Today, all that chewing has crossed a threshold. When I started listening to music, only the left channel came through. I found that I could usually jostle the wires a bit to get the right channel to come in, but if I left the wire hanging, my arms would soon bump it and the right would cut out again. But if I put the right wire in my mouth, when it cut out I could usually fiddle with it between my tongue and teeth to bring the music back. So the likely original source of the problem is also the easy solution to the problem!

On a related note, does anyone know how to set the balance of audio output using ALSA? GNOME doesn't seem to provide a setup view to do it and the ALSA command-line and ncurses interfaces don't seem to give me the ability to balance all the way to the left.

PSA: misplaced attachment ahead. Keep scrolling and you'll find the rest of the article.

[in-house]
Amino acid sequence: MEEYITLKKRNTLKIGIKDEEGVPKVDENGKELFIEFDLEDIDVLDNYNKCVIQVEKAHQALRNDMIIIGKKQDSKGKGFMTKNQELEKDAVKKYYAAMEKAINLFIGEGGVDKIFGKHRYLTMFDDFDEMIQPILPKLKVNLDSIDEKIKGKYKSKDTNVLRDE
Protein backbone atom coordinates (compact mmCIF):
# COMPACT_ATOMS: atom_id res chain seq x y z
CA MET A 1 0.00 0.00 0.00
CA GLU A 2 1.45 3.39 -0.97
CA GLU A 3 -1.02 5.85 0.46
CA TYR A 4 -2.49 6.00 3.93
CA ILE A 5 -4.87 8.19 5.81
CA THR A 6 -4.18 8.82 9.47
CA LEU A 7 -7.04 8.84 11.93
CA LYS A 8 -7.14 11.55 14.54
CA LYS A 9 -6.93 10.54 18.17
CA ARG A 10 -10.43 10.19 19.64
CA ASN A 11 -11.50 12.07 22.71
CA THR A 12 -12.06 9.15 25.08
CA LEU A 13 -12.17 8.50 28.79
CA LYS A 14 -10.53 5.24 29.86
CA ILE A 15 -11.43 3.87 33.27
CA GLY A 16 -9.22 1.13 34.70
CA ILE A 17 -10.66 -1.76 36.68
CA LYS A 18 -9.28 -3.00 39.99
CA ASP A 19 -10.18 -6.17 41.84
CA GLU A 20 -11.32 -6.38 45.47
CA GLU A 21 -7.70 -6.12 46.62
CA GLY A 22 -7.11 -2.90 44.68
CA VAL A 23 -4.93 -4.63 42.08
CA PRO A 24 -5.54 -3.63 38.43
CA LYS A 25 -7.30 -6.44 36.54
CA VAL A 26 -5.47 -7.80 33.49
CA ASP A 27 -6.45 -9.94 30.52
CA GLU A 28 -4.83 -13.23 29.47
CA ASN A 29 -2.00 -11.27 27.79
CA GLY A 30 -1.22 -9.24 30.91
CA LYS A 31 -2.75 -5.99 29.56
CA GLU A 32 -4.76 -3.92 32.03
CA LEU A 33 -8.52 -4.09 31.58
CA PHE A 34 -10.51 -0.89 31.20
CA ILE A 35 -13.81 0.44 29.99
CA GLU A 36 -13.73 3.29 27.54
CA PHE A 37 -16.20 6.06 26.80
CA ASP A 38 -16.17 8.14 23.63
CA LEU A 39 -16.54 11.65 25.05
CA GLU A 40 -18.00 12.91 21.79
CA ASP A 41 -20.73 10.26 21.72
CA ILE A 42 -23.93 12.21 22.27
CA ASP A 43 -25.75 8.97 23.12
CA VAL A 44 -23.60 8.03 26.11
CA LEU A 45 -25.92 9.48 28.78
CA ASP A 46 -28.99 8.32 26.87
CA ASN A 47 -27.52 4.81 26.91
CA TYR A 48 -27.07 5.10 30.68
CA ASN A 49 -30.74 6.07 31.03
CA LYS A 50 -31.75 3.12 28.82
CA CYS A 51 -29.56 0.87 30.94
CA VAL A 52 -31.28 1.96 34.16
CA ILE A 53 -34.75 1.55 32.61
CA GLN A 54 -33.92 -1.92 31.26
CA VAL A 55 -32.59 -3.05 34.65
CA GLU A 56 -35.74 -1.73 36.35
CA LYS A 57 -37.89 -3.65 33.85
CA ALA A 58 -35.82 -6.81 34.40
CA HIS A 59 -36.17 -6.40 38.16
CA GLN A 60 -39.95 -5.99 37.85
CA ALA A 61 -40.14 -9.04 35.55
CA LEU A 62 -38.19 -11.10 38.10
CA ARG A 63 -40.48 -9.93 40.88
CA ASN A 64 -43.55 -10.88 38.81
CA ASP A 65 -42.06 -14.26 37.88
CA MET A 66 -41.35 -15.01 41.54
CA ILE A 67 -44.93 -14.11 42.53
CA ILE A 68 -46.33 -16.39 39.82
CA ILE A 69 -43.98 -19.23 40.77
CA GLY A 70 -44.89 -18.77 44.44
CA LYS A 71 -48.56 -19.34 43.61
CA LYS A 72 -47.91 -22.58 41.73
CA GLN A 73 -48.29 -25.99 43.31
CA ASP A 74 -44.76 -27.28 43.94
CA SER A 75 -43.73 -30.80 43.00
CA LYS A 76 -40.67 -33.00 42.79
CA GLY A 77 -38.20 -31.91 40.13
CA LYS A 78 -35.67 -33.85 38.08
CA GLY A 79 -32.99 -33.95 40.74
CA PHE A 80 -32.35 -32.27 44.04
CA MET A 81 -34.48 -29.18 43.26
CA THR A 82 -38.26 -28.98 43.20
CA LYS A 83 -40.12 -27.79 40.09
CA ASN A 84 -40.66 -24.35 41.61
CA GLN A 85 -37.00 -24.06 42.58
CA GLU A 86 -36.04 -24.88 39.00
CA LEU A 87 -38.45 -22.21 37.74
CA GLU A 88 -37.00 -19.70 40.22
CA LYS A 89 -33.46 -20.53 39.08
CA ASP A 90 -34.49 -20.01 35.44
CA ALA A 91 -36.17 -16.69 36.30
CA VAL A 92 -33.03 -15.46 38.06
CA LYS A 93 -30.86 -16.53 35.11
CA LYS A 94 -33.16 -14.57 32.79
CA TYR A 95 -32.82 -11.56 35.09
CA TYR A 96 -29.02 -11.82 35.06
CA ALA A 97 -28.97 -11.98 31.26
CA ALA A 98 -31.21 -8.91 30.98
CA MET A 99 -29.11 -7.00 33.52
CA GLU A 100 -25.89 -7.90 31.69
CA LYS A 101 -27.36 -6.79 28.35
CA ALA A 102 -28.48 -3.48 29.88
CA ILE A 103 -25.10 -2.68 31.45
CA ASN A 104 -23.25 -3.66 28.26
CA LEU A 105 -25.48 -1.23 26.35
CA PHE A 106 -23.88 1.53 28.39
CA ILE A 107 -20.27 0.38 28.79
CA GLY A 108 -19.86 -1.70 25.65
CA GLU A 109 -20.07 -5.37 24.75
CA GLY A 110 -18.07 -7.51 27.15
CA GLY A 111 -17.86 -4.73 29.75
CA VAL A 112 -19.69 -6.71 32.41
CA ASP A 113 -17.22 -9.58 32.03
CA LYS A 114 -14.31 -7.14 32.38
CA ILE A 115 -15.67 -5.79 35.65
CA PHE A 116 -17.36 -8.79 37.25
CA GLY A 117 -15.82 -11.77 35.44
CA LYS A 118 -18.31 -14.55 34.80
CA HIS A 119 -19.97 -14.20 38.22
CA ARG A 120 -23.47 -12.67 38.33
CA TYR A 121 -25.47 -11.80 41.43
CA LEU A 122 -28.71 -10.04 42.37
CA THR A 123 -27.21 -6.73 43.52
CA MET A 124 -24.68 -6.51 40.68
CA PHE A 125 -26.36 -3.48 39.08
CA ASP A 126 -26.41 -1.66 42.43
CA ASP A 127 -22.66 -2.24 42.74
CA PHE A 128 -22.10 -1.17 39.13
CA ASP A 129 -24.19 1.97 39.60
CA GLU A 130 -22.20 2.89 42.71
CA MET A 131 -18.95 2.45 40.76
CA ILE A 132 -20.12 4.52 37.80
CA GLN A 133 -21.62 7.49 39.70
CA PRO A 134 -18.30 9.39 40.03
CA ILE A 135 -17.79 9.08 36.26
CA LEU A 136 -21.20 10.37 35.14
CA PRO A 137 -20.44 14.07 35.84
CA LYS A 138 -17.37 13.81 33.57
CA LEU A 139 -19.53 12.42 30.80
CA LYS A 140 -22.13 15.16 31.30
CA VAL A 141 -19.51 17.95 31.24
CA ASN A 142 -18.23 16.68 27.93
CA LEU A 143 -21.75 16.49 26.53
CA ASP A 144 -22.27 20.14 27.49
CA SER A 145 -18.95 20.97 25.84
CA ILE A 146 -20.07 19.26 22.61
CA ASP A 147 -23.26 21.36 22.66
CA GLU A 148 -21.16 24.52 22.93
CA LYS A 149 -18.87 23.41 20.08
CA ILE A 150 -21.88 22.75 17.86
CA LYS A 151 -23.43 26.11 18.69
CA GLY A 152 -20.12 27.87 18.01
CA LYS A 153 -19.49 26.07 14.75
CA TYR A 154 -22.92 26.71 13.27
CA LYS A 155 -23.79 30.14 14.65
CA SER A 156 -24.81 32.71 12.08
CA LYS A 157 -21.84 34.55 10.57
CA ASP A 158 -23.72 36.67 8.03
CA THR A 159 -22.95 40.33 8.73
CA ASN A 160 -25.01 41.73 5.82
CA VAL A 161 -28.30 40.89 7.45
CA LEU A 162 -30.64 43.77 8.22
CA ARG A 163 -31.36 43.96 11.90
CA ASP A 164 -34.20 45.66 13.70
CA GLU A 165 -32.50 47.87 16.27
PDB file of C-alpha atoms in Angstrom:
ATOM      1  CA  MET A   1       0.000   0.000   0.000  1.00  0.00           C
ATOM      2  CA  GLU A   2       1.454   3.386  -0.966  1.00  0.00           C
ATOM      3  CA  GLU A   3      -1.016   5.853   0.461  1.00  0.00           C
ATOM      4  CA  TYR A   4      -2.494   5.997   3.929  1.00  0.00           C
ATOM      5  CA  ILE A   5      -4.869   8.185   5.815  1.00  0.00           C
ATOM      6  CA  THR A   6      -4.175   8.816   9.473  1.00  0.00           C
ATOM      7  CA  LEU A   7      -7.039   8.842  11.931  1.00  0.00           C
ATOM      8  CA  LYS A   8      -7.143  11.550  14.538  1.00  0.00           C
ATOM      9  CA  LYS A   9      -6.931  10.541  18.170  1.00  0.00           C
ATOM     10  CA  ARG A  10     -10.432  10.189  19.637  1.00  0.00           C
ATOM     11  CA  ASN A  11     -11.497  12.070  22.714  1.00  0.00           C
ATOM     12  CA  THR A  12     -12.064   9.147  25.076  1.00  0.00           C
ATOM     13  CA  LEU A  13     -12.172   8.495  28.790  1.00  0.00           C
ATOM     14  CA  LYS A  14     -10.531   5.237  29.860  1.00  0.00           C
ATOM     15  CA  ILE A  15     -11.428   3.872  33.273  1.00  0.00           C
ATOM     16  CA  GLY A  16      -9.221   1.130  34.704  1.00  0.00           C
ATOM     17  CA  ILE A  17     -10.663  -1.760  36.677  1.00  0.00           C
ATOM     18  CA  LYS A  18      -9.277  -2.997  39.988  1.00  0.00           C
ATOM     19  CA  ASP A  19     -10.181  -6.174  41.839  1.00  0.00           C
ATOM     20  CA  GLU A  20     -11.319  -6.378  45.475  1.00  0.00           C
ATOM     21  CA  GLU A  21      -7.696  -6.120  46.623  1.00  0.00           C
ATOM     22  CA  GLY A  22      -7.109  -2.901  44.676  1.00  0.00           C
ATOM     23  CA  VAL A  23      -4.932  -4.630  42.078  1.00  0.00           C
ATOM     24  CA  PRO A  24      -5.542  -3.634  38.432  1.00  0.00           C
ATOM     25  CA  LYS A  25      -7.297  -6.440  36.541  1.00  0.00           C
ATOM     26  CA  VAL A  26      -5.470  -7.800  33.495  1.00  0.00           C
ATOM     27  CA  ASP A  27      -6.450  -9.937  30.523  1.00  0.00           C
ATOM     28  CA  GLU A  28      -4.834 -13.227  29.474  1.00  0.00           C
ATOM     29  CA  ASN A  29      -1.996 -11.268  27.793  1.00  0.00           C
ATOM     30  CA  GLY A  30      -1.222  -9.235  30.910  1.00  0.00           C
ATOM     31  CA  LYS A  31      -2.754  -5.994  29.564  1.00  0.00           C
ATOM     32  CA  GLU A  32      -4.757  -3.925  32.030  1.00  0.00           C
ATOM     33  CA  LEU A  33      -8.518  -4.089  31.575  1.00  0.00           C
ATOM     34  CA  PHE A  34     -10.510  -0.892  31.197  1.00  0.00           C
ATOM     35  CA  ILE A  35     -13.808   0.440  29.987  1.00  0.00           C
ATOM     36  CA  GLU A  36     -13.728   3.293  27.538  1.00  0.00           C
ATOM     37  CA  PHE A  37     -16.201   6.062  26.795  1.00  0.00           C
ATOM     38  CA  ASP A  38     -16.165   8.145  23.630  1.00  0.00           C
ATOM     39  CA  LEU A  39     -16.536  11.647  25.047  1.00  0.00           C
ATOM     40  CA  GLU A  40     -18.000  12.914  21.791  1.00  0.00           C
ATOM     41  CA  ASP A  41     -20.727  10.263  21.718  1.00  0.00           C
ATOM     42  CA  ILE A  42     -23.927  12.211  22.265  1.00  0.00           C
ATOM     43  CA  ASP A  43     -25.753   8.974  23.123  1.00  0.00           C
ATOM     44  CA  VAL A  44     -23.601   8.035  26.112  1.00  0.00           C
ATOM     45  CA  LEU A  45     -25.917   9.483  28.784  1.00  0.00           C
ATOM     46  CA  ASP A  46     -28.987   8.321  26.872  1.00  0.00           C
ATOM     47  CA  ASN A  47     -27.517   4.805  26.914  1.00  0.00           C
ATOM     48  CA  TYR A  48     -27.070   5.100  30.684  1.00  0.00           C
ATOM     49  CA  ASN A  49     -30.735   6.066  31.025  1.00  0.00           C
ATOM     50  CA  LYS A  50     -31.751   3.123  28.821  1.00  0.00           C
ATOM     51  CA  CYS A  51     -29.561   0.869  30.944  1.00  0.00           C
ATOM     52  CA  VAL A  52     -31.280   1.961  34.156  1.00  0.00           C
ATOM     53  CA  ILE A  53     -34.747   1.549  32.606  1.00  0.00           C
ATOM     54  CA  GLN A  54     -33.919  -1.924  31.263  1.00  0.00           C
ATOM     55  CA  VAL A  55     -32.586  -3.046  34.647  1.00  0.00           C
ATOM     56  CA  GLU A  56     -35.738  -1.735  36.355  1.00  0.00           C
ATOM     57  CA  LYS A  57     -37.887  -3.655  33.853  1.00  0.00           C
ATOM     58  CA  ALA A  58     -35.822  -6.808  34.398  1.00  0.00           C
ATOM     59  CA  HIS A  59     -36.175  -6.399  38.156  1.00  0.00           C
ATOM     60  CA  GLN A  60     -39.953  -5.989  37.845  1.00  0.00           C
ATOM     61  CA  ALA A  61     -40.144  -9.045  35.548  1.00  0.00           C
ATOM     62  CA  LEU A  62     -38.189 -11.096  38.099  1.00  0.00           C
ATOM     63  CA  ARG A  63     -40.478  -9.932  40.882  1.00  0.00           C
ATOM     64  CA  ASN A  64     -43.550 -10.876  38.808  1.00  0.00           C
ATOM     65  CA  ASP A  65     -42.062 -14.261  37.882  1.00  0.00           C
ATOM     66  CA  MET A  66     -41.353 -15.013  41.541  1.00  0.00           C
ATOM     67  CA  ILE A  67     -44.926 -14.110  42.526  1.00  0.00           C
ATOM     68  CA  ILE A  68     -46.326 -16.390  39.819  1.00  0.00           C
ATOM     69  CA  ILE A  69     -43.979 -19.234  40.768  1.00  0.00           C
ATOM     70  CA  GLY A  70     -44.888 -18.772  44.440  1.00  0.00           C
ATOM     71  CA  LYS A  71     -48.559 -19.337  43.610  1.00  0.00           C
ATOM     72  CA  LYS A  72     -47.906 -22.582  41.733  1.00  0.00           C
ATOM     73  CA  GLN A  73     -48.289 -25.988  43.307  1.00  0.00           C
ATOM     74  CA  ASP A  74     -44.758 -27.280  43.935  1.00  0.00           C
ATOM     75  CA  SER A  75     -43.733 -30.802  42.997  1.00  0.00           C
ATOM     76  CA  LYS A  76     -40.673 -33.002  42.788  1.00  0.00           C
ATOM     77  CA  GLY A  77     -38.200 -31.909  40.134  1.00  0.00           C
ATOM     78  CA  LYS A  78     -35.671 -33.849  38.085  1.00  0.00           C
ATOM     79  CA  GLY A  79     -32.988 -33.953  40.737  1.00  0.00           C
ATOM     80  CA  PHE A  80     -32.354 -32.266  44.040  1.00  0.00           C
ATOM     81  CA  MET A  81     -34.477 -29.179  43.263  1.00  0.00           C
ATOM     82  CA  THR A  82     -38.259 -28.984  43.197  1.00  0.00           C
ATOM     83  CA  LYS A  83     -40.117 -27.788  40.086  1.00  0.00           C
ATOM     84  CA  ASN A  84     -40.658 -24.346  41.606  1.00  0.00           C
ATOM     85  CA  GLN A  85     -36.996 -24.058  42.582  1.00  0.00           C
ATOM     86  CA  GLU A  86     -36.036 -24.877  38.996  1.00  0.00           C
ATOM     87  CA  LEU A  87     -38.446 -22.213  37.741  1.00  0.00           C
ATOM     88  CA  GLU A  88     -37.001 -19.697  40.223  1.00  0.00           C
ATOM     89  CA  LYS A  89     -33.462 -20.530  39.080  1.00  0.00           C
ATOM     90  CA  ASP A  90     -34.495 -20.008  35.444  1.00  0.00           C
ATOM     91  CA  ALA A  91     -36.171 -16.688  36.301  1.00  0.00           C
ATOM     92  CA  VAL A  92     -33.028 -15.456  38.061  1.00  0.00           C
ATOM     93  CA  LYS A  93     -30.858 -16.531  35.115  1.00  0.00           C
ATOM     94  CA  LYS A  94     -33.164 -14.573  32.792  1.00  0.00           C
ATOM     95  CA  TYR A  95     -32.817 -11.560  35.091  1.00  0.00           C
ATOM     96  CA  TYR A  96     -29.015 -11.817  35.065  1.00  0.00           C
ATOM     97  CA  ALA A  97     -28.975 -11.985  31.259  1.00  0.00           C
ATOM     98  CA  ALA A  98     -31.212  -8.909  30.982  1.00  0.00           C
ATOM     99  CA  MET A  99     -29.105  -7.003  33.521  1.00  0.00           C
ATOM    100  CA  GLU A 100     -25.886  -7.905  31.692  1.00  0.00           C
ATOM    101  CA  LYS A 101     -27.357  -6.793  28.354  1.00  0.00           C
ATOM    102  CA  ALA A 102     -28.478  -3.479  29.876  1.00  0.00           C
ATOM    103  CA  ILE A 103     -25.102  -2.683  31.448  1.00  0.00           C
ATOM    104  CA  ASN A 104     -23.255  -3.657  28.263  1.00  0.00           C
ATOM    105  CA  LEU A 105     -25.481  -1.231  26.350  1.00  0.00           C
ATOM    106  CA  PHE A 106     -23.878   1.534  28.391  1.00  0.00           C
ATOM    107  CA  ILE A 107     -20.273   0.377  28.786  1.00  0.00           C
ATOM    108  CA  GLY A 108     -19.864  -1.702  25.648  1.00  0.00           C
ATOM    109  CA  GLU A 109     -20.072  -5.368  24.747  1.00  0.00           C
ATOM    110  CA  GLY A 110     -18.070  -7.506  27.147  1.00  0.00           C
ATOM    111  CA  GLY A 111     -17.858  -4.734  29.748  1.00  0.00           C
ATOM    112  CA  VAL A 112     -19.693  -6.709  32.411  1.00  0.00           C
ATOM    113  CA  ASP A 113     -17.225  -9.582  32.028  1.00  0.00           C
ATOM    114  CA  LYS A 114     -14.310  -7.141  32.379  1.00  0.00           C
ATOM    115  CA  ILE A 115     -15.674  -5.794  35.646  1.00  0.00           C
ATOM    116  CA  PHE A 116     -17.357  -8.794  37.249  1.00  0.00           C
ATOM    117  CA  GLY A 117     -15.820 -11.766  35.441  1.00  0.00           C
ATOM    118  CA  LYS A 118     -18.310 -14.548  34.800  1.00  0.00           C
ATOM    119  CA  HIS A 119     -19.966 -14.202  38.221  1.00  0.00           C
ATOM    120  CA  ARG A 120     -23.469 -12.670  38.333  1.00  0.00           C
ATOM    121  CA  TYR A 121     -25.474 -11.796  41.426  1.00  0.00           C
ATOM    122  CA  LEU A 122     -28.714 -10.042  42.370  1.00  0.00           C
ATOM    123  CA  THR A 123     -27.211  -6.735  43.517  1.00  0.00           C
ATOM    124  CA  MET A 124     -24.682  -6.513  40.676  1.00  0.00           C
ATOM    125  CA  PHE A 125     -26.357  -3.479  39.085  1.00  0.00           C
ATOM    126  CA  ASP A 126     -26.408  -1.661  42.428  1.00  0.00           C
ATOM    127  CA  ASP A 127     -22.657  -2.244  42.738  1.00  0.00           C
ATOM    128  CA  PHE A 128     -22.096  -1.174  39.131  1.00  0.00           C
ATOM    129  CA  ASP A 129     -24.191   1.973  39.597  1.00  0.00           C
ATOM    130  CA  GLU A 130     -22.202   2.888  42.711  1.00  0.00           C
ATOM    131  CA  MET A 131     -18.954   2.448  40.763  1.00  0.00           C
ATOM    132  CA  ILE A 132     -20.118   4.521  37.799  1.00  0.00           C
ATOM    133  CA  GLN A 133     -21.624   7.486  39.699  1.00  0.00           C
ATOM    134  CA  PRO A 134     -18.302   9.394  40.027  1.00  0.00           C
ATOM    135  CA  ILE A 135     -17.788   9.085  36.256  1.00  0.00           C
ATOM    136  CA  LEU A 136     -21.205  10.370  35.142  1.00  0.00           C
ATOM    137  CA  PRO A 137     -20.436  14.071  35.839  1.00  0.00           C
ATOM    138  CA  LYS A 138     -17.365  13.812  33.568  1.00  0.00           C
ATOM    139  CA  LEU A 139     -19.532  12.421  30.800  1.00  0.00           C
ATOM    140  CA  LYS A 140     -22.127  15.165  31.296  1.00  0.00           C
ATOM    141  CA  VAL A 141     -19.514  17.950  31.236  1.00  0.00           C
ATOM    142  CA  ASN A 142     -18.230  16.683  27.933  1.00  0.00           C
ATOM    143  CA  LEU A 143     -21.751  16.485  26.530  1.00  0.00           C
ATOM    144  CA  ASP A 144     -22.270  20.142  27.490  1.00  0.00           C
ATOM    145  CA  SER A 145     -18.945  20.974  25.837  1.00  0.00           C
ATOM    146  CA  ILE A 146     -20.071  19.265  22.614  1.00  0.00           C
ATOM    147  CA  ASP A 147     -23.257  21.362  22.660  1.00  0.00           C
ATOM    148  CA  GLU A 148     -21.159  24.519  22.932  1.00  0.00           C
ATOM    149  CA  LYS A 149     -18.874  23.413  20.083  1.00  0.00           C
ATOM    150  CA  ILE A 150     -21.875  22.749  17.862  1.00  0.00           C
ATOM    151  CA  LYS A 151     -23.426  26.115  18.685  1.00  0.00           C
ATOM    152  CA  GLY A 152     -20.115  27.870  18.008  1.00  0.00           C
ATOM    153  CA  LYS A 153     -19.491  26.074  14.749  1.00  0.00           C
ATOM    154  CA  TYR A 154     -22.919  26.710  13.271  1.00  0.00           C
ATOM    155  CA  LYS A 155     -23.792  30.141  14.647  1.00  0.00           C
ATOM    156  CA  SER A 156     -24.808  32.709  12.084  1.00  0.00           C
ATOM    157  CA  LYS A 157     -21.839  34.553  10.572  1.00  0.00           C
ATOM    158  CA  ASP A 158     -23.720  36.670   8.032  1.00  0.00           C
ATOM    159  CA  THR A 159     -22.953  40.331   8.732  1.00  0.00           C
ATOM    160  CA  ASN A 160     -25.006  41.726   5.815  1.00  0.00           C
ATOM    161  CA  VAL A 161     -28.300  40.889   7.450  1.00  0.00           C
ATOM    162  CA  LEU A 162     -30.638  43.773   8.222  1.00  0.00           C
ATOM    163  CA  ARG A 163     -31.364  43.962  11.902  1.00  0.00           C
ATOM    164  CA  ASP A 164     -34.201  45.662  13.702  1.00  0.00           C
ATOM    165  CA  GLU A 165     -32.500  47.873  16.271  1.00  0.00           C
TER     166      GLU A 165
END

But Why?

Wednesday, November 14th, 2007 05:39 pm
flwyd: (bad decision dinosaur)
A fiendishly clever pun is now the title of my friends' page: Voyeurs to the Center of the Navel.

Maypole syrup would certainly be an aphrodisiac. Practice safe eating, always use condiments.

And in case that's not worthy of a post in itself, Slashdot brings us this article:
Patent documents for the design describe it as notches "formed in a road surface so as to play a desired melody without producing simple sound or rhythm and reproduce melody-like tones".

There are three musical strips in central and northern Japan - one of which plays the tune of a Japanese pop song. Notice of an impending musical interlude, which lasts for about 30 seconds, is highlighted by coloured musical notes painted on to the road.

Unless a pop song has the genius of, say, The Beatles, its life expectancy is far less than a highway. So this is a highway project which is mildly amusing for a few years at 28 MPH with windows up and thoroughly annoying in all other situations. Don't the Japanese have world-domination robots to be building, or something?

And it's not too early to get your Cthulhu for President 2008 merchandise. Why vote for the lesser evil?